Empowering Europe: Google's Initiative to Skill Up Workers in AI

Google’s initiative will aim to boost the skill training of Europeans in the realm of Artificial Intelligence, and equip people with the needed skills to fully embrace AI opportunities.

Google has launched the AI Opportunity Initiative for Europe with a 25 million euros fund to enhance AI skills among Europeans, focusing on collaborations with EU governments, academics, and businesses to provide advanced AI training. Meanwhile, advancements in AI application within operating systems have been made, with Microsoft Research and Peking University overcoming challenges through novel training environments, improving AI model accuracy in OS navigation. Additionally, a JPMorgan survey reveals a major shift in the financial sector's perception, with a majority of institutional traders viewing AI and ML as pivotal technologies for the future of trading.

Google Launches 25 Million Euro AI Training Fund in Europe

Google has unveiled a new initiative, the AI Opportunity Initiative for Europe, with a commitment of 25 million euros ($26.9 million) aimed at boosting skill training for Europeans in the realm of artificial intelligence (AI). The initiative plans to equip people with the necessary skills to leverage AI opportunities, especially considering Europe is seen as a potential leader in utilizing AI for economic advancement.

The initiative is set to collaborate with European Union governments, civil society, academics, and businesses to offer advanced AI training, particularly focusing on local startups and vulnerable communities. A large portion of the fund, approximately 10 million euros, is dedicated to helping workers acquire skills to prevent them from being marginalized by the rapid advancements in technology. This is very similar to an effort by the Italian government in mid-2023, which allocated millions towards improving digital skills among workers facing job risks because of automation and AI.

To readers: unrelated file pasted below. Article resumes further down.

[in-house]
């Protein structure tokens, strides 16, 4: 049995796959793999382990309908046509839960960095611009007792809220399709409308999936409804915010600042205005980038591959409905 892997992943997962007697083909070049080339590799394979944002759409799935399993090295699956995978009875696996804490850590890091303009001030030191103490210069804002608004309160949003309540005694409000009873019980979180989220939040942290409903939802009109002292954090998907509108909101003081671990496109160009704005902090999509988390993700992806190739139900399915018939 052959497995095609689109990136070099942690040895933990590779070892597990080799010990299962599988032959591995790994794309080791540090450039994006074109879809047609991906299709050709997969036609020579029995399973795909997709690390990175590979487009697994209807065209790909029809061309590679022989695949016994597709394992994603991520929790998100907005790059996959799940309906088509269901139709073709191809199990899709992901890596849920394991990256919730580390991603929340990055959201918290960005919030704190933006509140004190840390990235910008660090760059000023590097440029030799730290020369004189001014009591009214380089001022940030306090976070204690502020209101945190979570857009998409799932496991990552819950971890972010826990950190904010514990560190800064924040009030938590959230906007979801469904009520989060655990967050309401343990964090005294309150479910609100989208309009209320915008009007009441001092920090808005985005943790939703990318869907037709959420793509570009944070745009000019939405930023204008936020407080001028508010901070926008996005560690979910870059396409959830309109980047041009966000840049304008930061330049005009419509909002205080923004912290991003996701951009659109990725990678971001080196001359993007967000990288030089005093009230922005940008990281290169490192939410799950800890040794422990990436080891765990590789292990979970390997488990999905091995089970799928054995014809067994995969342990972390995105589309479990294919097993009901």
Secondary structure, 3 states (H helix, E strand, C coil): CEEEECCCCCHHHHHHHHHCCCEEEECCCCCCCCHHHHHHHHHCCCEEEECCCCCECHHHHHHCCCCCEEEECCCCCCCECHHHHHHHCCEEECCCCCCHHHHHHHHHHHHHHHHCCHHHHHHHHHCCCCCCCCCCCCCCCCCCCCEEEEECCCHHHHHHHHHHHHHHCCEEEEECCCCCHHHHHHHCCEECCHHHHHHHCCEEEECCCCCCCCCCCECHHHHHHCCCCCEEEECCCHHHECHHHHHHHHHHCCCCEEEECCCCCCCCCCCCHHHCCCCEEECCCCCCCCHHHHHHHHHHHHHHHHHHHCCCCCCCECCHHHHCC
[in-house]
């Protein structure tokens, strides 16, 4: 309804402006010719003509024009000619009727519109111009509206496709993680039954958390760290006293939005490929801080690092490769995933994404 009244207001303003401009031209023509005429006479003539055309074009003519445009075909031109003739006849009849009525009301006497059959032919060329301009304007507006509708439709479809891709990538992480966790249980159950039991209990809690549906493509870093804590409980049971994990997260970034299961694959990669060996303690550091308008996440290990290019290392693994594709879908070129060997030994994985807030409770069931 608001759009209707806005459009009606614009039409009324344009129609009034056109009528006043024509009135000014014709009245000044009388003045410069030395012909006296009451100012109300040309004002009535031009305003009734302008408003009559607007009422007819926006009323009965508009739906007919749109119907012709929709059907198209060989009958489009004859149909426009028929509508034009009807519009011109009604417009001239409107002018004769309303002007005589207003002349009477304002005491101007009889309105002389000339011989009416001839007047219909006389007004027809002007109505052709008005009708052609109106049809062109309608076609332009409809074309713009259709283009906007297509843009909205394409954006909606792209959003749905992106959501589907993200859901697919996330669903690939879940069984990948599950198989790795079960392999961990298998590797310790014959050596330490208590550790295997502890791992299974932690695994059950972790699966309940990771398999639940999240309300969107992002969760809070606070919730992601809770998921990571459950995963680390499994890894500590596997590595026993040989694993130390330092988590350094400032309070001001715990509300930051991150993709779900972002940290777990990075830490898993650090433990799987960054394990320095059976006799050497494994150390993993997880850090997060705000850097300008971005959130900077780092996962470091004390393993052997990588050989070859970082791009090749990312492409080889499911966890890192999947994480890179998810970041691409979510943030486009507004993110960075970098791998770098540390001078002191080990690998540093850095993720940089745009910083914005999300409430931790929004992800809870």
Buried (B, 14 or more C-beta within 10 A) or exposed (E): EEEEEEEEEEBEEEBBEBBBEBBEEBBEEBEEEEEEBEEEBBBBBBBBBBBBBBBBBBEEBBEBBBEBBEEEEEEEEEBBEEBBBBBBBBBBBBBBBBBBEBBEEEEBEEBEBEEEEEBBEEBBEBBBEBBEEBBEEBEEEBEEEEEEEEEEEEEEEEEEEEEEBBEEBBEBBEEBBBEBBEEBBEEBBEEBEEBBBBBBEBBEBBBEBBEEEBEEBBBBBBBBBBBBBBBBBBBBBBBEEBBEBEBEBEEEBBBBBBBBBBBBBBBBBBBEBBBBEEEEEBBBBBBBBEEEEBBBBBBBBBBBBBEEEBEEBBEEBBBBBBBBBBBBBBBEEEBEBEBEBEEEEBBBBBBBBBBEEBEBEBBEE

Reflecting on its previous success with the "Grow with Google" program that was launched in 2015, which provided free training to bridge the digital skills gap in the EU and trained over 12 million people, Google now aims to replicate this impact in the AI domain. The initiative also includes a partnership with the Centre for Public Impact (CPI), inviting applications from EU-based social enterprises and nonprofits to maximize the outreach of AI training. The CPI's Executive Director, Adrian Brown, acknowledges the transformative potential of AI, while also acknowledging the risk it poses in widening inequality gaps.

Google is also expanding the languages available for its AI foundational course to 18 and enhancing its Google Career Certificates program with more resources for hands-on AI application in professional settings.

This initiative arrives at a critical time as EU regulators are finalizing the EU AI Act, which will set the framework for the use and development of AI technologies in the EU.

Conquering the Challenges of Operating Systems

In other AI news, scientists from Microsoft Research and Peking University have made great strides in enabling AI large language models (LLMs) like GPT-4 to function in operating systems (OS). Despite the ease of using LLMs in generating text for things like email drafting or poetry writing, their application as autonomous agents within OS environments has been quite a challenge.

Traditionally, AI models have been trained using reinforcement learning in virtual environments, mostly through modified video games like Super Mario Bros. and Minecraft, to teach concepts like self-guided exploration and goal seeking. However, the complexity of operating systems presents a very unique set of challenges. These systems require multimodal interactions involving various components, programs, and applications, making them a way different playground for AI agents.